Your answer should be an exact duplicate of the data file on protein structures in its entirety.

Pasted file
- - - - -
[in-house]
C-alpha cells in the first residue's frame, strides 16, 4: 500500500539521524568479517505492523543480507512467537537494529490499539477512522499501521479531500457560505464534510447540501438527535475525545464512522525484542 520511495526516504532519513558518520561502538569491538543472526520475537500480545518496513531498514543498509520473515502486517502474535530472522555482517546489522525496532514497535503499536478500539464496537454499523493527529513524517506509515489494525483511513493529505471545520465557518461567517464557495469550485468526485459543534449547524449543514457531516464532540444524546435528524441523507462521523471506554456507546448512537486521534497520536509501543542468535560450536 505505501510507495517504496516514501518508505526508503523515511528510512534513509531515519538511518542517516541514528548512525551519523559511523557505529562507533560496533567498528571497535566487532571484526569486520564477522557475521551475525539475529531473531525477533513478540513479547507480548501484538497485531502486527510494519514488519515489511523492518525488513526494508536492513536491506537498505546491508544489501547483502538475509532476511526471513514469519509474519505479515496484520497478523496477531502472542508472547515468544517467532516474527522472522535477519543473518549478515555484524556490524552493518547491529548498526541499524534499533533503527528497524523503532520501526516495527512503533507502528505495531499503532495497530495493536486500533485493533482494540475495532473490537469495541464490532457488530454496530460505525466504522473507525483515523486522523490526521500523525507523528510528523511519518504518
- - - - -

[in-house]
C-alpha cells in the first residue's frame, strides 16, 4: 500500500539521524568479517505492523543480507512467537537494529490499539477512522499501521479531500457560505464534510447540501438527535475525545464512522525484542 520511495526516504532519513558518520561502538569491538543472526520475537500480545518496513531498514543498509520473515502486517502474535530472522555482517546489522525496532514497535503499536478500539464496537454499523493527529513524517506509515489494525483511513493529505471545520465557518461567517464557495469550485468526485459543534449547524449543514457531516464532540444524546435528524441523507462521523471506554456507546448512537486521534497520536509501543542468535560450536 505505501510507495517504496516514501518508505526508503523515511528510512534513509531515519538511518542517516541514528548512525551519523559511523557505529562507533560496533567498528571497535566487532571484526569486520564477522557475521551475525539475529531473531525477533513478540513479547507480548501484538497485531502486527510494519514488519515489511523492518525488513526494508536492513536491506537498505546491508544489501547483502538475509532476511526471513514469519509474519505479515496484520497478523496477531502472542508472547515468544517467532516474527522472522535477519543473518549478515555484524556490524552493518547491529548498526541499524534499533533503527528497524523503532520501526516495527512503533507502528505495531499503532495497530495493536486500533485493533482494540475495532473490537469495541464490532457488530454496530460505525466504522473507525483515523486522523490526521500523525507523528510528523511519518504518